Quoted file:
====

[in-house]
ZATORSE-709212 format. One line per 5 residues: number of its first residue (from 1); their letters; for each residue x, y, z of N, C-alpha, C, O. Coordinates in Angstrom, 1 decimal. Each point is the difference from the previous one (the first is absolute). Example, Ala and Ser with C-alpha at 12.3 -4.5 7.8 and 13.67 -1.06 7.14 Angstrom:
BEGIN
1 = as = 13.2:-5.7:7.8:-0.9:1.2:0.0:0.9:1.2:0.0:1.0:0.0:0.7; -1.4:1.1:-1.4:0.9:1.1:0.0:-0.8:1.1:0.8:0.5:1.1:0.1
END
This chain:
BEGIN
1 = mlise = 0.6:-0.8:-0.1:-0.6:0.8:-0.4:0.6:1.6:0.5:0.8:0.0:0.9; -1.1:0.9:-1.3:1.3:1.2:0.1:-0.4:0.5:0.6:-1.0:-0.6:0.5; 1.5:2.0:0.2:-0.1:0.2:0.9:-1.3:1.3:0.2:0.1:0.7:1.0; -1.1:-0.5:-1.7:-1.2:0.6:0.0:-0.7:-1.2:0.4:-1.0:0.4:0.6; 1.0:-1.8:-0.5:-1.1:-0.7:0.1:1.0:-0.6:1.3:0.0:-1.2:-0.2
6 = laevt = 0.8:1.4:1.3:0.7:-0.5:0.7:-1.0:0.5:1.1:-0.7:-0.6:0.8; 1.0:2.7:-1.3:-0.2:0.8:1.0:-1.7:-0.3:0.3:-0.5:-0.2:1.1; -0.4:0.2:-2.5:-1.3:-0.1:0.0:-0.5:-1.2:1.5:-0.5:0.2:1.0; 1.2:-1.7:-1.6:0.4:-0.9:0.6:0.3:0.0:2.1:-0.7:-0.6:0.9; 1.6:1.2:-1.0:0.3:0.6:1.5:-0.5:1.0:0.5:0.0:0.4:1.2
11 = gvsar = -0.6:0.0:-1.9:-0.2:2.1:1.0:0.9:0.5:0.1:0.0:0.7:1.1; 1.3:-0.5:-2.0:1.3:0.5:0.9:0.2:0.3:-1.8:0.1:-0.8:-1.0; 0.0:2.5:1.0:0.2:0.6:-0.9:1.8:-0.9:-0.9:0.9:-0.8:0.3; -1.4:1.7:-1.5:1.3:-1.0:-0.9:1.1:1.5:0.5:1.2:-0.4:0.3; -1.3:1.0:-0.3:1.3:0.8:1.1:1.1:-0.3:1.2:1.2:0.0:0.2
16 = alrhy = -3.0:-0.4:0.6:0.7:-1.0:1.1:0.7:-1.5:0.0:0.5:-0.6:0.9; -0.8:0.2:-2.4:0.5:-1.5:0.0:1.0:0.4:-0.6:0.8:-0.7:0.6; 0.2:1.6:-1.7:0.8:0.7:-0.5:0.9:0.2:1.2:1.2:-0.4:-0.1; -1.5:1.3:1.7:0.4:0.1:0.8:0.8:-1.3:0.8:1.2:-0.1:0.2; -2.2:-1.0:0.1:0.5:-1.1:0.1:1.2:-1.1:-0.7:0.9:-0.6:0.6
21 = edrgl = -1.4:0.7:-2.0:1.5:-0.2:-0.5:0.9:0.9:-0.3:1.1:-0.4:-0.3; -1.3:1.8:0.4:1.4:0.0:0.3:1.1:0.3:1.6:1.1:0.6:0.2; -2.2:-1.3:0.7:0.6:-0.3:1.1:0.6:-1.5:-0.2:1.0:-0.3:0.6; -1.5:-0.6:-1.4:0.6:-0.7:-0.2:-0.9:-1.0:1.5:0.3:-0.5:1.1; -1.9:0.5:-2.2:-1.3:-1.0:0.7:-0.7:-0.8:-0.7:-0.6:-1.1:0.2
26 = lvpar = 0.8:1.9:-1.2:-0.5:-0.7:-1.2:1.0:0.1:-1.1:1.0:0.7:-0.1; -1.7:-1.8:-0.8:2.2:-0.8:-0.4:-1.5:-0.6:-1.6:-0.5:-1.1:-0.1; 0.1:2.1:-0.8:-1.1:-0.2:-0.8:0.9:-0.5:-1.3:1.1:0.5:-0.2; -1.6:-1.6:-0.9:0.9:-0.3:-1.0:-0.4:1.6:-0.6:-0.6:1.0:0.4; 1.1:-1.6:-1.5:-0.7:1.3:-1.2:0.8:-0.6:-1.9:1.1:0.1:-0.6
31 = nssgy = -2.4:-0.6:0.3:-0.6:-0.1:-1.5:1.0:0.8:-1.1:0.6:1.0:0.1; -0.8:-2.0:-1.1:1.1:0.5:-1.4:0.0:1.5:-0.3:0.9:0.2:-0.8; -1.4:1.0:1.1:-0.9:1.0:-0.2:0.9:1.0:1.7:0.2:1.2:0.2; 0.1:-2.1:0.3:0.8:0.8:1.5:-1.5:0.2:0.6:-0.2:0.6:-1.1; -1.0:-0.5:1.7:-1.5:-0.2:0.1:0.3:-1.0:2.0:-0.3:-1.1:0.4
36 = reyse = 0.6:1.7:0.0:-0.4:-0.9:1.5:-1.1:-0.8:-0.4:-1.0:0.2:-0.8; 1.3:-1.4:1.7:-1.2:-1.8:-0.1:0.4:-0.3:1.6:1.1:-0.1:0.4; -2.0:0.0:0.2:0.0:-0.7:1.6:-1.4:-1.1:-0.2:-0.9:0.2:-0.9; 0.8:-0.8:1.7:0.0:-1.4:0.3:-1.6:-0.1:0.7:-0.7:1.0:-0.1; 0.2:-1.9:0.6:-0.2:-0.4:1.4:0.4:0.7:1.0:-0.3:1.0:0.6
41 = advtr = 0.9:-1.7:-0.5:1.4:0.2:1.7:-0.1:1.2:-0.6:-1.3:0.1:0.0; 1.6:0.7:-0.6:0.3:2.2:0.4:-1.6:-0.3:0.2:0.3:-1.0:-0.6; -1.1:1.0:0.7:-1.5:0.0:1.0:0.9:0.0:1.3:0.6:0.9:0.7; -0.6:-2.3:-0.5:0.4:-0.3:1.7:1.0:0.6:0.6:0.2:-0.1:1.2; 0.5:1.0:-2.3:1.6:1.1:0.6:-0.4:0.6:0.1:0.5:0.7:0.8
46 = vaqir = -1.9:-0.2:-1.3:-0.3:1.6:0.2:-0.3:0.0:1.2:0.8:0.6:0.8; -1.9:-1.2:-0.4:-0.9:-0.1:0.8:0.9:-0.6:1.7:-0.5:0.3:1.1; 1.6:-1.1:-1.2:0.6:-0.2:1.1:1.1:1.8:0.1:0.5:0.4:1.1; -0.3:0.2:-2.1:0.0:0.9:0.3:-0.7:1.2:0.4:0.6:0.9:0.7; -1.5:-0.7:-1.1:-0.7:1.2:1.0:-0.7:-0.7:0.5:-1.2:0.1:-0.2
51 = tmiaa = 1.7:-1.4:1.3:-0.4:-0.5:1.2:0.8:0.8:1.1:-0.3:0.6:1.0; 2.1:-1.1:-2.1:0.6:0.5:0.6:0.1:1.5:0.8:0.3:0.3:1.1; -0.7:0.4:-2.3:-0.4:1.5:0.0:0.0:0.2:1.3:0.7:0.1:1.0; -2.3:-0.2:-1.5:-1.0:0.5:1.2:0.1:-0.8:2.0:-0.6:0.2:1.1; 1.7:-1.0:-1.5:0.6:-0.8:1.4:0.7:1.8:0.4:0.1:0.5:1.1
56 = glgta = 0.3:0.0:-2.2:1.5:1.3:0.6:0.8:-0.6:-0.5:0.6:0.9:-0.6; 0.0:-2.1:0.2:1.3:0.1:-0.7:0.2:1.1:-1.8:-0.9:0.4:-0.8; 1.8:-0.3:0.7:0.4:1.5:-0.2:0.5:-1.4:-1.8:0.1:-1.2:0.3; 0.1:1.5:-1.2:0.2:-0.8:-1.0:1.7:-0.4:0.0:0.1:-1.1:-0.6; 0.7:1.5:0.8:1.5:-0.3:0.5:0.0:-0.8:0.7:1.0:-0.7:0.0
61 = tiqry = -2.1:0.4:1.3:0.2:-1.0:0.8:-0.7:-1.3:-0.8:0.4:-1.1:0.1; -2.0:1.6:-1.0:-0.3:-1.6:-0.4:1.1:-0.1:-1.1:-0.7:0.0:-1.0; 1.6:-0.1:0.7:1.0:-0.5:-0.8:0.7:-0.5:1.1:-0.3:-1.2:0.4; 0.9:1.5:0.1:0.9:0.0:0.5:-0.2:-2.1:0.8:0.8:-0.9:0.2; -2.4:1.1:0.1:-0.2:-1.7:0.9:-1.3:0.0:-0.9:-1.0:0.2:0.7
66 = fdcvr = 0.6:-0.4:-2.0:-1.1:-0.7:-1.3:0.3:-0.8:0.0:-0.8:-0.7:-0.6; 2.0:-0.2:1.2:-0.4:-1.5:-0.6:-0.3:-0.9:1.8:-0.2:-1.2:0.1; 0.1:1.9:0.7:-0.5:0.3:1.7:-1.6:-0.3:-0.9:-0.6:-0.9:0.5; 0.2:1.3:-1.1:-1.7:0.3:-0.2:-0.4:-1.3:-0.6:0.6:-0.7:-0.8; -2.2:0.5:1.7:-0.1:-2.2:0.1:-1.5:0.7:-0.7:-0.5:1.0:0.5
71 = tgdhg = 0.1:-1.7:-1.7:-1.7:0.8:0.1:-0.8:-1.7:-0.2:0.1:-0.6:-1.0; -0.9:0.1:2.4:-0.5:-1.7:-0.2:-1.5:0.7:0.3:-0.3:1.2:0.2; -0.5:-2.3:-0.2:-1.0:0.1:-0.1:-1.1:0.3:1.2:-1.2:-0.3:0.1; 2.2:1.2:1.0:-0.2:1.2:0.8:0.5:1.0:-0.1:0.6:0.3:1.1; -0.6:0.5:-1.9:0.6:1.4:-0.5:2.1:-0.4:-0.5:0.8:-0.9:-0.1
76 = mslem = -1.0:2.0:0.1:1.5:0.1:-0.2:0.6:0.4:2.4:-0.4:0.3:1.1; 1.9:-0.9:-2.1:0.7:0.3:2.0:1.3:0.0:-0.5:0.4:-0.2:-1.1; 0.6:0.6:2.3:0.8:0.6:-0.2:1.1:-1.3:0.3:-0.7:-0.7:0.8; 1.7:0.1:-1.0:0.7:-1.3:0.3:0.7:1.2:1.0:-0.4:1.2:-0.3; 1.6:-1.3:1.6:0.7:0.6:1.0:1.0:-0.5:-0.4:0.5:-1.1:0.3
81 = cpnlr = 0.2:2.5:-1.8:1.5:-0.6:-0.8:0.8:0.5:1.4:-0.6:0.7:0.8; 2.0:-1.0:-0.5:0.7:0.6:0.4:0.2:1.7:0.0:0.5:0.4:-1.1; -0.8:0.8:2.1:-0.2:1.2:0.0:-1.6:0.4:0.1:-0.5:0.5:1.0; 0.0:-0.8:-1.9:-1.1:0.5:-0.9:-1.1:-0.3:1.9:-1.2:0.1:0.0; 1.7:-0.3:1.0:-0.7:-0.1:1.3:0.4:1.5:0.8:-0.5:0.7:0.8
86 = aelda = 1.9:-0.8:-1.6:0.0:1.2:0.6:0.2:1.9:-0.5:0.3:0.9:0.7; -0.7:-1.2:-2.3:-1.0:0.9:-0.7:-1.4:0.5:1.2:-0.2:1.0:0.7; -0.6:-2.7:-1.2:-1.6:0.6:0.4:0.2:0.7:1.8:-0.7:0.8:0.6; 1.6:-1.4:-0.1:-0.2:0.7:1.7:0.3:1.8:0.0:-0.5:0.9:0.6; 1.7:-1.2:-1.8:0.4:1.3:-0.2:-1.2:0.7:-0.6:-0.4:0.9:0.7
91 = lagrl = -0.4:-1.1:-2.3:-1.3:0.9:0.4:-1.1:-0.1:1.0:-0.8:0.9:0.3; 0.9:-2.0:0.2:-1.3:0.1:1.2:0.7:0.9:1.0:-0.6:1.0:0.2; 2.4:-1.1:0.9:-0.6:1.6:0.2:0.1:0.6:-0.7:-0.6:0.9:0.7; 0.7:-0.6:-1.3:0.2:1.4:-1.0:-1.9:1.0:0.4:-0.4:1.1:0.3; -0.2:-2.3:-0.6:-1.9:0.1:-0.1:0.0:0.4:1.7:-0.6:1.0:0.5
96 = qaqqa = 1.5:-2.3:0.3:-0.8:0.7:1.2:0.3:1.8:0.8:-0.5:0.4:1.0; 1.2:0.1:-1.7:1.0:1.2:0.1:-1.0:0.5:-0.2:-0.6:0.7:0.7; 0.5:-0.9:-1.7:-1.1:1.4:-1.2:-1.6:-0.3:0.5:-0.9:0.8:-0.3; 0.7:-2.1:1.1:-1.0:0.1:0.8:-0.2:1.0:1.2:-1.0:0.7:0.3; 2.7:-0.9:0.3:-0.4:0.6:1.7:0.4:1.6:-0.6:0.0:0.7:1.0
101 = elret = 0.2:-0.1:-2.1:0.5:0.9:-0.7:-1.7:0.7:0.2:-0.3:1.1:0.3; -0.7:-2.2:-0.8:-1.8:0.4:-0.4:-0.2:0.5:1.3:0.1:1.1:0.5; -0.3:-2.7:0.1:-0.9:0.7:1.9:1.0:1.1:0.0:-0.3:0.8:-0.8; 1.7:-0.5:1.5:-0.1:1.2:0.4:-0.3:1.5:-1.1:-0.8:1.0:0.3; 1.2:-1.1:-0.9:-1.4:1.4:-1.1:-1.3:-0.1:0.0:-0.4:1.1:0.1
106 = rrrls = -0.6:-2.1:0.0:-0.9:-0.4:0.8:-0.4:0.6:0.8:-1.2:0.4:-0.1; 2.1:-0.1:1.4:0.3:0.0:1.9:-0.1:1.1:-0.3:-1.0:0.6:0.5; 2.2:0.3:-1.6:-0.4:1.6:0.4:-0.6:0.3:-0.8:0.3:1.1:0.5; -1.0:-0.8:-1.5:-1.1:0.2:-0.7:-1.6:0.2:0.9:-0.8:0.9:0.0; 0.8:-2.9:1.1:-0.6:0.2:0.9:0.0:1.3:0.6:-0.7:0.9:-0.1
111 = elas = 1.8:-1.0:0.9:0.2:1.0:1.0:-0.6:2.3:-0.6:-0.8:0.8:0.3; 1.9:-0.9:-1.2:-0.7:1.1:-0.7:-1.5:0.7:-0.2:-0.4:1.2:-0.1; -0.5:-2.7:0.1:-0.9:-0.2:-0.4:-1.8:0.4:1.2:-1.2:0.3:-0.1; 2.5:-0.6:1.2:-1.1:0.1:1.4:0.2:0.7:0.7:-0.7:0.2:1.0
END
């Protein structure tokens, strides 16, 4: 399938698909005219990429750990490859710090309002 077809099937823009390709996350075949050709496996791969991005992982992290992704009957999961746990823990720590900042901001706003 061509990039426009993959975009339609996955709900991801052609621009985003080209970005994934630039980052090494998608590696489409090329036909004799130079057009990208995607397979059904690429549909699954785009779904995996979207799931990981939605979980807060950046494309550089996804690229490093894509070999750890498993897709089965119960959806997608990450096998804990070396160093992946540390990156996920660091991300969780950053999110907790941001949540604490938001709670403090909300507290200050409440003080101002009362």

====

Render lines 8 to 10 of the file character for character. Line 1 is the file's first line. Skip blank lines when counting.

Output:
1 = mlise = 0.6:-0.8:-0.1:-0.6:0.8:-0.4:0.6:1.6:0.5:0.8:0.0:0.9; -1.1:0.9:-1.3:1.3:1.2:0.1:-0.4:0.5:0.6:-1.0:-0.6:0.5; 1.5:2.0:0.2:-0.1:0.2:0.9:-1.3:1.3:0.2:0.1:0.7:1.0; -1.1:-0.5:-1.7:-1.2:0.6:0.0:-0.7:-1.2:0.4:-1.0:0.4:0.6; 1.0:-1.8:-0.5:-1.1:-0.7:0.1:1.0:-0.6:1.3:0.0:-1.2:-0.2
6 = laevt = 0.8:1.4:1.3:0.7:-0.5:0.7:-1.0:0.5:1.1:-0.7:-0.6:0.8; 1.0:2.7:-1.3:-0.2:0.8:1.0:-1.7:-0.3:0.3:-0.5:-0.2:1.1; -0.4:0.2:-2.5:-1.3:-0.1:0.0:-0.5:-1.2:1.5:-0.5:0.2:1.0; 1.2:-1.7:-1.6:0.4:-0.9:0.6:0.3:0.0:2.1:-0.7:-0.6:0.9; 1.6:1.2:-1.0:0.3:0.6:1.5:-0.5:1.0:0.5:0.0:0.4:1.2
11 = gvsar = -0.6:0.0:-1.9:-0.2:2.1:1.0:0.9:0.5:0.1:0.0:0.7:1.1; 1.3:-0.5:-2.0:1.3:0.5:0.9:0.2:0.3:-1.8:0.1:-0.8:-1.0; 0.0:2.5:1.0:0.2:0.6:-0.9:1.8:-0.9:-0.9:0.9:-0.8:0.3; -1.4:1.7:-1.5:1.3:-1.0:-0.9:1.1:1.5:0.5:1.2:-0.4:0.3; -1.3:1.0:-0.3:1.3:0.8:1.1:1.1:-0.3:1.2:1.2:0.0:0.2